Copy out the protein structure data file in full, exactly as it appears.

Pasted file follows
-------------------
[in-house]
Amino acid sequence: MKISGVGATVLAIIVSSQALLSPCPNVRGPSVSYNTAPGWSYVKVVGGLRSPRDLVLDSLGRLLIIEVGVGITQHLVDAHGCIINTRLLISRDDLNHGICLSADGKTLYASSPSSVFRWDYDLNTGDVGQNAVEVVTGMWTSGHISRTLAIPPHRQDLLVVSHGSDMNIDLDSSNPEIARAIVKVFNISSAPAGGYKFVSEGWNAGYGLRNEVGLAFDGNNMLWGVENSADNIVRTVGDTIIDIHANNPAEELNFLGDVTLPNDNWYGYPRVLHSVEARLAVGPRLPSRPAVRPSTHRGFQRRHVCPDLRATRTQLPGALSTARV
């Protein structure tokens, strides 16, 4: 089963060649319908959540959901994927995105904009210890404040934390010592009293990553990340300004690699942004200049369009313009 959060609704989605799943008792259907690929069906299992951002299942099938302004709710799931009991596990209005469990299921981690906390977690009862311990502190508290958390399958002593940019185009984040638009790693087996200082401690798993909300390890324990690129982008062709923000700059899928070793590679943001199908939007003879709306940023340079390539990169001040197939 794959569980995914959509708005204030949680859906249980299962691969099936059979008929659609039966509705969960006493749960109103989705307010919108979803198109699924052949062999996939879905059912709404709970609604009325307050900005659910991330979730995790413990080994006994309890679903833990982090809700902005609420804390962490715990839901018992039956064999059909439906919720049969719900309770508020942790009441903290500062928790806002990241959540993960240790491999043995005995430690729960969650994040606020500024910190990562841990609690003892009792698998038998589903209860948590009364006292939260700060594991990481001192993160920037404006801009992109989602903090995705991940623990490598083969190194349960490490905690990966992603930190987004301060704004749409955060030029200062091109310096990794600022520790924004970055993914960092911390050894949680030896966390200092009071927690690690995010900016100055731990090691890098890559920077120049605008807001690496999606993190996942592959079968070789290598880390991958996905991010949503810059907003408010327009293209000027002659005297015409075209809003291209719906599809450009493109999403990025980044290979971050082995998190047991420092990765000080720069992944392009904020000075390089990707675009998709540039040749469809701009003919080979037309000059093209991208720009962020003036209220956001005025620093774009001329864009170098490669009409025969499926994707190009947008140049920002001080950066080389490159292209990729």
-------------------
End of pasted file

[in-house]
Amino acid sequence: MKISGVGATVLAIIVSSQALLSPCPNVRGPSVSYNTAPGWSYVKVVGGLRSPRDLVLDSLGRLLIIEVGVGITQHLVDAHGCIINTRLLISRDDLNHGICLSADGKTLYASSPSSVFRWDYDLNTGDVGQNAVEVVTGMWTSGHISRTLAIPPHRQDLLVVSHGSDMNIDLDSSNPEIARAIVKVFNISSAPAGGYKFVSEGWNAGYGLRNEVGLAFDGNNMLWGVENSADNIVRTVGDTIIDIHANNPAEELNFLGDVTLPNDNWYGYPRVLHSVEARLAVGPRLPSRPAVRPSTHRGFQRRHVCPDLRATRTQLPGALSTARV
């Protein structure tokens, strides 16, 4: 089963060649319908959540959901994927995105904009210890404040934390010592009293990553990340300004690699942004200049369009313009 959060609704989605799943008792259907690929069906299992951002299942099938302004709710799931009991596990209005469990299921981690906390977690009862311990502190508290958390399958002593940019185009984040638009790693087996200082401690798993909300390890324990690129982008062709923000700059899928070793590679943001199908939007003879709306940023340079390539990169001040197939 794959569980995914959509708005204030949680859906249980299962691969099936059979008929659609039966509705969960006493749960109103989705307010919108979803198109699924052949062999996939879905059912709404709970609604009325307050900005659910991330979730995790413990080994006994309890679903833990982090809700902005609420804390962490715990839901018992039956064999059909439906919720049969719900309770508020942790009441903290500062928790806002990241959540993960240790491999043995005995430690729960969650994040606020500024910190990562841990609690003892009792698998038998589903209860948590009364006292939260700060594991990481001192993160920037404006801009992109989602903090995705991940623990490598083969190194349960490490905690990966992603930190987004301060704004749409955060030029200062091109310096990794600022520790924004970055993914960092911390050894949680030896966390200092009071927690690690995010900016100055731990090691890098890559920077120049605008807001690496999606993190996942592959079968070789290598880390991958996905991010949503810059907003408010327009293209000027002659005297015409075209809003291209719906599809450009493109999403990025980044290979971050082995998190047991420092990765000080720069992944392009904020000075390089990707675009998709540039040749469809701009003919080979037309000059093209991208720009962020003036209220956001005025620093774009001329864009170098490669009409025969499926994707190009947008140049920002001080950066080389490159292209990729």